You’ve probably heard about Community Access Television Services (CATS), the cable TV station at the Main Library. But how familiar are you with the amazing programs on CATS, and how to watch them? And what about creating your own programs for broadcast?
Here's all you need to get involved with the coolest—and only—community access TV station in Monroe County.
Voices are unique, especially in the world of audiobooks. For years I worked in the Movies and Music area of the library and paid very little attention to the world of books beyond those in my own areas of interest. One day I began hearing about a series of books that was taking not only the country but the world by storm; books about a young lad named Harry Potter. I decided to check them out. Not having much time to read at the time I decided to listen to the first book in the car on my way to work. The Harry Potter series was read in the United States audio editions by Jim Dale. His manner of reading entranced me and brought me into the world of Harry Potter. I could have listened to him read the phone book and been happy. I know this is a trite overused comparison, but it is accurate. So imagine my joy when I watched the first episode of the series Pushing Daisies and heard his wonderful and unique voice starting out “At this very moment in the town of Couer d’Couers young Ned was nine years, twenty-seven weeks, six Days and three minutes old.” I was hooked just by this voice alone, then as the story progressed I was hooked by the whole show
Pushing Daisies started life as rejected script idea for an episode of the show Dead Like Me, in which the character of “George” Lass finds that she cannot collect any souls because someone was resurrecting the dead by touching them. Read more about Pushing Daisies
The 1960’s was the time of the “Cold War” and the “Iron Curtain” Both of these terms were indicative of our relationship with Russia during those years. We may not have been in a shooting war, but we were very much at odds with them in terms of our political philosophies and both countries were very much concerned that these differing political philosophies would spread or worse contaminate their own people. So it is surprising that one of the most popular spy shows on television in the sixties featured an organization made up of agents from many different countries with no regard to the political affiliation or beliefs of their home countries. In fact, the organization's two top agents and their best team consisted of American agent Napoleon Solo (Robert Vaughn) and Russian agent Illya Kuryakin (David McCallum). The series was known as “The Man from U.N.C.L.E.” and it was popular enough to spawn several made-for-TV movies, a spin-off series known as “The Girl from U.N.C.L.E,” and an attempted movie reboot in 2015. Read more about The Man From U.N.C.L.E. (Television Series)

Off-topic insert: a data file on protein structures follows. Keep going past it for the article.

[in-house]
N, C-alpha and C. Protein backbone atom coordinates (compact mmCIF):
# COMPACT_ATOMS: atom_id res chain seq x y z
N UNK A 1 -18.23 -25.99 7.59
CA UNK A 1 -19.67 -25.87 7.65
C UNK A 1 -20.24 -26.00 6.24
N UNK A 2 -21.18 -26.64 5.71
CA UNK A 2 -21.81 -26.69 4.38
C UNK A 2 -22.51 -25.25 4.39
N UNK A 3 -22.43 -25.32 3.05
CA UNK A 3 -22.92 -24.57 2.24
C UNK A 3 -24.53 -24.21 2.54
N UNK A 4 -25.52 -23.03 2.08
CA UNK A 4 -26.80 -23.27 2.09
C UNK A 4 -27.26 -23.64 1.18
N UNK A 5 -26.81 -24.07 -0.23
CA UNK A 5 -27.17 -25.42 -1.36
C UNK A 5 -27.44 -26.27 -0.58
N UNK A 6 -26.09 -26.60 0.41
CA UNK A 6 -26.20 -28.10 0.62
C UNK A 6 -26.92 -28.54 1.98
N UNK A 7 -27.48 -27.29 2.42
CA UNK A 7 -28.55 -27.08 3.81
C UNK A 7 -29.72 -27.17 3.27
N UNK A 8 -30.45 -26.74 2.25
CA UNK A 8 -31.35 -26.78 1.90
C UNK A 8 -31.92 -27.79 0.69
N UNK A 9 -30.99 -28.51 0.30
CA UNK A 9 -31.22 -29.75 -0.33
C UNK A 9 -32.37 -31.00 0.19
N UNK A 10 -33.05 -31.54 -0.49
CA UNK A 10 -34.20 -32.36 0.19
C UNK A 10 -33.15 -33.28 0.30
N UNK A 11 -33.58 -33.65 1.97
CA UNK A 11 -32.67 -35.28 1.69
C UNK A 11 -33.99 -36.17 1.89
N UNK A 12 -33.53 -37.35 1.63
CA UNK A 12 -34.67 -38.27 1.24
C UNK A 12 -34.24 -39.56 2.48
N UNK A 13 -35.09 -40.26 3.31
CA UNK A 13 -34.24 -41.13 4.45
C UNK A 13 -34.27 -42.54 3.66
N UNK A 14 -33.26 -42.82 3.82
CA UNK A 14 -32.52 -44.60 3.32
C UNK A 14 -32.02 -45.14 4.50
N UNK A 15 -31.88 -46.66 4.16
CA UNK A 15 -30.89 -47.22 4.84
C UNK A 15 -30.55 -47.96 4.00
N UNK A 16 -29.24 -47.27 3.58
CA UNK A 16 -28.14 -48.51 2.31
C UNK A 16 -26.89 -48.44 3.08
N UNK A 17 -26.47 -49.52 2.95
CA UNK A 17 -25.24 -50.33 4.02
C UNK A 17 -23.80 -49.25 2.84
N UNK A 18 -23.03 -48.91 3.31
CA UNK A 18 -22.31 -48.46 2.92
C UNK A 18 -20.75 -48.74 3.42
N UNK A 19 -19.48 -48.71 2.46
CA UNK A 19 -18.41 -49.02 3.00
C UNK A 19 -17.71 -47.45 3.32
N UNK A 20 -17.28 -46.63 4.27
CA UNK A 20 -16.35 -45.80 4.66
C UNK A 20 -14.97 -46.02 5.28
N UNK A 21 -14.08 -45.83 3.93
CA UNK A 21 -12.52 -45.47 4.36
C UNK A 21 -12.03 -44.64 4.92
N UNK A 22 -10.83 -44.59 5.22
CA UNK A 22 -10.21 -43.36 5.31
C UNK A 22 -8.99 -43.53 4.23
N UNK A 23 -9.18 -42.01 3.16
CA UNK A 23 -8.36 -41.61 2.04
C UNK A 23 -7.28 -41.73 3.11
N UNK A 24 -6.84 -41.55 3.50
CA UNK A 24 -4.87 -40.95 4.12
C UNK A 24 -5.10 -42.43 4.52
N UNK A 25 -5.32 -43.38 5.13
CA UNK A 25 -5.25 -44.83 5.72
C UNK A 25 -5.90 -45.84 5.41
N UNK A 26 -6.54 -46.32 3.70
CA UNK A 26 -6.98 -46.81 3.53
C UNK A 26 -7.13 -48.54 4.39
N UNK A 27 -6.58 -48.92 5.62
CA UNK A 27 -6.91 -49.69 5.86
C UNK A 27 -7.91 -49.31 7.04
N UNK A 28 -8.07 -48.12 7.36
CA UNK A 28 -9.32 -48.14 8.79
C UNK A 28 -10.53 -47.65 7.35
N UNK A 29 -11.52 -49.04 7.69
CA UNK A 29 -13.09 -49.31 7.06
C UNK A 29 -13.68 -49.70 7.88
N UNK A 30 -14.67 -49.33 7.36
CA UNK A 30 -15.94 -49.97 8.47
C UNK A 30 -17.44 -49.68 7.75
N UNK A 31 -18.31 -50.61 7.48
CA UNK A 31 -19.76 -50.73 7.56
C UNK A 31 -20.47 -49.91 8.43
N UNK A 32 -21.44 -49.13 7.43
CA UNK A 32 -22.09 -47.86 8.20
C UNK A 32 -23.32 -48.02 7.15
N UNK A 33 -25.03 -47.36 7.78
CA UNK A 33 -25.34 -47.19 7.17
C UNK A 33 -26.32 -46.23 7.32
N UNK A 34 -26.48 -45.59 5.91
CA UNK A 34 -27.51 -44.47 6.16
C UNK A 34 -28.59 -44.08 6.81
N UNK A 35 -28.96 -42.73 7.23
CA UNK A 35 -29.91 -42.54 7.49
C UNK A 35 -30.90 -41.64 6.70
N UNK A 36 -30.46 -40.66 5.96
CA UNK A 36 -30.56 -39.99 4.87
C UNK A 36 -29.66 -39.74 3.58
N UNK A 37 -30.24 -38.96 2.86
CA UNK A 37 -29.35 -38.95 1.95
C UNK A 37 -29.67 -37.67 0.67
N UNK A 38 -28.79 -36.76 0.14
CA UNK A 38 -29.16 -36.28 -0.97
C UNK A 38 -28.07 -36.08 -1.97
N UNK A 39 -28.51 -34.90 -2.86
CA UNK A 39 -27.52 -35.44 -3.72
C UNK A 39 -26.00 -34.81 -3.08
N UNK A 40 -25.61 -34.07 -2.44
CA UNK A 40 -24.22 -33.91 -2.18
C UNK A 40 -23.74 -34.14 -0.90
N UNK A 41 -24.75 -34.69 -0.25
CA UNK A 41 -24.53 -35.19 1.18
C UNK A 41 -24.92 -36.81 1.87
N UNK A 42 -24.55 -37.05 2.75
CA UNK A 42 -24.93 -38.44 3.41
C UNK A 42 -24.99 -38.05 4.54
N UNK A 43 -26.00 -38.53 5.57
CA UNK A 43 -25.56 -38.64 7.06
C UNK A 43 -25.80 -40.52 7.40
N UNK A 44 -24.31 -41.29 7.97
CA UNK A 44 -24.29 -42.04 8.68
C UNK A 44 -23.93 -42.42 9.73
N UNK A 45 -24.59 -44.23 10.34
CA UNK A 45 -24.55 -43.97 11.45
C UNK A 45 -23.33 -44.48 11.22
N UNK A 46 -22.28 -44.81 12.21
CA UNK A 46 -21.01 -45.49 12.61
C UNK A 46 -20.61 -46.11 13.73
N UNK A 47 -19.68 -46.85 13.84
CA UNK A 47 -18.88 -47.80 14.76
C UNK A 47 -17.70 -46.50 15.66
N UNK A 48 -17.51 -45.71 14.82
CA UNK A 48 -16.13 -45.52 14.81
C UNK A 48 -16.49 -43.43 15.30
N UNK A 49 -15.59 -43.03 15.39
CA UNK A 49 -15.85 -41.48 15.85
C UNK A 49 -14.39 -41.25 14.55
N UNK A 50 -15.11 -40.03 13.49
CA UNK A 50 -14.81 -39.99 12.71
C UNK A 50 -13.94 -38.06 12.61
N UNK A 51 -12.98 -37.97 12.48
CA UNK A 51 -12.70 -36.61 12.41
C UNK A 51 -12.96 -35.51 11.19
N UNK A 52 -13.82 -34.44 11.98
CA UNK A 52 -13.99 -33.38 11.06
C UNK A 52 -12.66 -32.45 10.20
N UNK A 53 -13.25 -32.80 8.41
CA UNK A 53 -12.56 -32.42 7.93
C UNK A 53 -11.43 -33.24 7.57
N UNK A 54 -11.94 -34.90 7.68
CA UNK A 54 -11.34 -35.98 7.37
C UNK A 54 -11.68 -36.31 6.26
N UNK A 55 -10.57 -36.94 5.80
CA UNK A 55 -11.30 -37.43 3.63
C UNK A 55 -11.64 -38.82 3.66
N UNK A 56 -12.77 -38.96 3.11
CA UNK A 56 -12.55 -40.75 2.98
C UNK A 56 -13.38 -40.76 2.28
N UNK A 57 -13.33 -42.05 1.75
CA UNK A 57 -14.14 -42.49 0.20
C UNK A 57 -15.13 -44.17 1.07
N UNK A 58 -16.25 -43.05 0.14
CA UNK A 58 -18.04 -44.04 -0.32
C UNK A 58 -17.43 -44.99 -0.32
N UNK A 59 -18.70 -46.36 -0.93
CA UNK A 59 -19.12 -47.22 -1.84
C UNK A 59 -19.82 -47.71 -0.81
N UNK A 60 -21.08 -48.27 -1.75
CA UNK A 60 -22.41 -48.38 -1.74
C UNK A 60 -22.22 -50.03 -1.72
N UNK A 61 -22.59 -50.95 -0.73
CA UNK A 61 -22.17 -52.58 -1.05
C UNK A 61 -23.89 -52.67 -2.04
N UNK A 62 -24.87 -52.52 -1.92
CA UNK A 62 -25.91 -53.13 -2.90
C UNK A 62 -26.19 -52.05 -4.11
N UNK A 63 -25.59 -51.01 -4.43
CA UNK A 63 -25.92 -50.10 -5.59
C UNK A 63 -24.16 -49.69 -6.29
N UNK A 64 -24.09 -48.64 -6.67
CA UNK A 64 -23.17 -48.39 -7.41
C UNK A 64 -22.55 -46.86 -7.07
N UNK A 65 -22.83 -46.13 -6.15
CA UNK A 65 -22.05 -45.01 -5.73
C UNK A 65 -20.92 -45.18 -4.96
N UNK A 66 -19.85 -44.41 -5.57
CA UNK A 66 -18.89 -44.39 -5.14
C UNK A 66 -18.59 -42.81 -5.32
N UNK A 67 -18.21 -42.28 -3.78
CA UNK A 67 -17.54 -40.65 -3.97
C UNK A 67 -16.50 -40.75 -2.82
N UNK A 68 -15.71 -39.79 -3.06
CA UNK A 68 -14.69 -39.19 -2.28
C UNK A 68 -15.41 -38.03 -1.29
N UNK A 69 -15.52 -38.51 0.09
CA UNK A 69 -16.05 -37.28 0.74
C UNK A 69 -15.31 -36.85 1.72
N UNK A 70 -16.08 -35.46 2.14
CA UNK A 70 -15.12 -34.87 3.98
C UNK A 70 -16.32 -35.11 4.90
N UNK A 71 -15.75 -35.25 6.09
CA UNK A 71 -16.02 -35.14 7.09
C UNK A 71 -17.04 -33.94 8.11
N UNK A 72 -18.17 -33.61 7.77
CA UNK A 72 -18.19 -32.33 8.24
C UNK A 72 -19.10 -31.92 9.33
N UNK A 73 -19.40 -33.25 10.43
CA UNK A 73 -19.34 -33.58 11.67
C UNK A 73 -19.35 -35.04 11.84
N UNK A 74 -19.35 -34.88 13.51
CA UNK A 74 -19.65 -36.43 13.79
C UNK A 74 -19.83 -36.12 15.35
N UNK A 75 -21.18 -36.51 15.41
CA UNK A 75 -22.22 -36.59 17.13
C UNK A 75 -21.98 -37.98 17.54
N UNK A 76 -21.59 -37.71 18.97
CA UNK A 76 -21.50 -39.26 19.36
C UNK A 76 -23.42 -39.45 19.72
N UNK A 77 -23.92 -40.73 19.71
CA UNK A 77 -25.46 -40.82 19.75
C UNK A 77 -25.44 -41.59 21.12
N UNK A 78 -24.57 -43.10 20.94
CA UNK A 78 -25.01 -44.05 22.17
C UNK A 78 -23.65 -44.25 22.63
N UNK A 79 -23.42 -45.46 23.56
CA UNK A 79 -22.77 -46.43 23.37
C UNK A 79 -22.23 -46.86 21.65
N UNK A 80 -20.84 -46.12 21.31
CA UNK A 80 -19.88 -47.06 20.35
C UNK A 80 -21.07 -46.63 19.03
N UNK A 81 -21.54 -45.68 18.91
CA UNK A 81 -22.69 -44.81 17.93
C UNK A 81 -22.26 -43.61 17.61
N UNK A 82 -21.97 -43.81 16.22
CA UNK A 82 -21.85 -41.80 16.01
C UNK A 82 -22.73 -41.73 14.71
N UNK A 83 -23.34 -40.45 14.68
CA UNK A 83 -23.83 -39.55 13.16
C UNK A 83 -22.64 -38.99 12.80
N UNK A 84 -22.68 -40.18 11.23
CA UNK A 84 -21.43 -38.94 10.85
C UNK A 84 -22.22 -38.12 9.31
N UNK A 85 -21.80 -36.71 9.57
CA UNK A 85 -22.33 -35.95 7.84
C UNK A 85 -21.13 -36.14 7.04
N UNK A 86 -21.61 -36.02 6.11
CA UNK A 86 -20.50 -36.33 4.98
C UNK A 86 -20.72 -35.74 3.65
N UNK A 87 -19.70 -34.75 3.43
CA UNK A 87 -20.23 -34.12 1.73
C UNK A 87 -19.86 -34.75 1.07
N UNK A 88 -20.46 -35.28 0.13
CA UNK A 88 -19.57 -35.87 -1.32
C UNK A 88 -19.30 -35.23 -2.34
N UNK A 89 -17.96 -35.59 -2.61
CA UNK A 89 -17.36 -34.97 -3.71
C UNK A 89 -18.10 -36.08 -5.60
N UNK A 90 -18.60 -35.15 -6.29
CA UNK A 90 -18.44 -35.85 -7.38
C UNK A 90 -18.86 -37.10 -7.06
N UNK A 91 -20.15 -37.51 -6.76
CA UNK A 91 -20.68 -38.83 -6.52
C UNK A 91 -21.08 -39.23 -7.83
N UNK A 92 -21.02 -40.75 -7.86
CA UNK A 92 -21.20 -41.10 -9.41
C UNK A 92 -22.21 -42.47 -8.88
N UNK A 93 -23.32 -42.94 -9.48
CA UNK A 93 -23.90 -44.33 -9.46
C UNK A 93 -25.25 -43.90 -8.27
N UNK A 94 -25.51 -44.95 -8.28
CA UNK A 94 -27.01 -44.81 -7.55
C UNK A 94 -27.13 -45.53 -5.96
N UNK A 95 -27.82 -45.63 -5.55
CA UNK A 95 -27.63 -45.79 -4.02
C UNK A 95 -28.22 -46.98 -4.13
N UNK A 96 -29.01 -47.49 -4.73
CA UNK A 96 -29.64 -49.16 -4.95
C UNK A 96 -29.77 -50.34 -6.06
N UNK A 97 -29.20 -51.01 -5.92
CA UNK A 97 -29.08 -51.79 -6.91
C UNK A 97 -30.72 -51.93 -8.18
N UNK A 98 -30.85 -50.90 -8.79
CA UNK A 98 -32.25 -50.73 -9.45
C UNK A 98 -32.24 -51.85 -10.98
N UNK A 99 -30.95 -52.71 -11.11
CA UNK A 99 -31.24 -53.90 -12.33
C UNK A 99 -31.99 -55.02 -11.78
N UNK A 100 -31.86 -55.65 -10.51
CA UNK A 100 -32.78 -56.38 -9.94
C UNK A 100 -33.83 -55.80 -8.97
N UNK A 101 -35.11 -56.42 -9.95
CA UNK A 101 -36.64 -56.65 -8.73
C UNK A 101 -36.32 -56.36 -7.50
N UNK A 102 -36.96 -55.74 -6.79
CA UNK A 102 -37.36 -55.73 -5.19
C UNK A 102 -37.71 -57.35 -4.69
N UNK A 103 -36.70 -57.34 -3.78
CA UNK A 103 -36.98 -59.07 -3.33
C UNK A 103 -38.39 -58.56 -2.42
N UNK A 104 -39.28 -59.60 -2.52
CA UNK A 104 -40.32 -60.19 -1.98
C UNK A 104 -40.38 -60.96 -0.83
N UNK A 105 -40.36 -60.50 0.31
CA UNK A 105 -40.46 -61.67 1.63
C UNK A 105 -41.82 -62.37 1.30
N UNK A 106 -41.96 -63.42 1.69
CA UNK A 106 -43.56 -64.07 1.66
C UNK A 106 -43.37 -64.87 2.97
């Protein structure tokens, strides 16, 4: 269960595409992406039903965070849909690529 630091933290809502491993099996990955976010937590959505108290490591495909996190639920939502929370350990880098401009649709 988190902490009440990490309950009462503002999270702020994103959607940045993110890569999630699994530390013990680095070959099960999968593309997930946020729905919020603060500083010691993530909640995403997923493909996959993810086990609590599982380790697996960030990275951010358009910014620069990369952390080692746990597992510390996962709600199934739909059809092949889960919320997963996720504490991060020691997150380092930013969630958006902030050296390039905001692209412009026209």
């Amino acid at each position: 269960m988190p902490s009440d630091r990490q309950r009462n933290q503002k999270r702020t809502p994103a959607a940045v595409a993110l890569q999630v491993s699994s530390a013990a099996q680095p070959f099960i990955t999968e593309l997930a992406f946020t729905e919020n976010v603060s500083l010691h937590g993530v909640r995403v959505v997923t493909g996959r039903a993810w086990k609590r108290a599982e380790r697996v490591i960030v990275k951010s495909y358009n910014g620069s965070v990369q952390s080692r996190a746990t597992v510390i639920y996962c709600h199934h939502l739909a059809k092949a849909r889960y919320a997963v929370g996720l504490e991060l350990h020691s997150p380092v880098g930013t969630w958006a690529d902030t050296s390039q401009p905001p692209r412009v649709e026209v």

There’s a business in Logansport, Indiana known as Fiberglass Freaks. They produce my dream car. They don’t make a lot of them as each car is custom built by hand. The car is known as “The Batmobile.” Over the years in the movies and television there have been several Batmobiles, but the 1966 Batmobile is perhaps the best known and one of the most loved. It is this car this small company builds. The popularity of this car is not just because of its distinctive lines and style, but because of the popularity of a camp, comedy version of one of the most well-known crime fighters in comic book history, Batman.
The 1960’s Batman TV series was originally conceived as a drama; at some point the decision was made to turn it in to a camp comedy. I don’t know why the decision was made but the result was almost literally pure gold. Read more about BATMAN (1966 - TV Series)
When I was young, maybe too young as I was only eight at the time, my father introduced me to a series of books by an author named Ian Fleming about an English secret agent known as James Bond. Prior to this my heroes were all from world of television. I was enthralled with the “Adventures of Superman,” “Roy Rogers” and “The Lone Ranger.” As you may have noticed two of my favorite heroes were from westerns. James Bond suddenly took precedence over them all. I loved the intrigue and the action in the books. But I still loved my westerns. Then, in 1964 a television western, The Wild, Wild West, set in the mid 1800’s appeared about two agents of the newly established U.S. Secret Service; James West and Artmus Gordon. Each episode had the intrigue and mystery of a secret agent like James Bond as well as the special gadgets and gizmos a spy would use and best of all, it was a western. I was hooked. Read more about The Wild, Wild, West – Television Series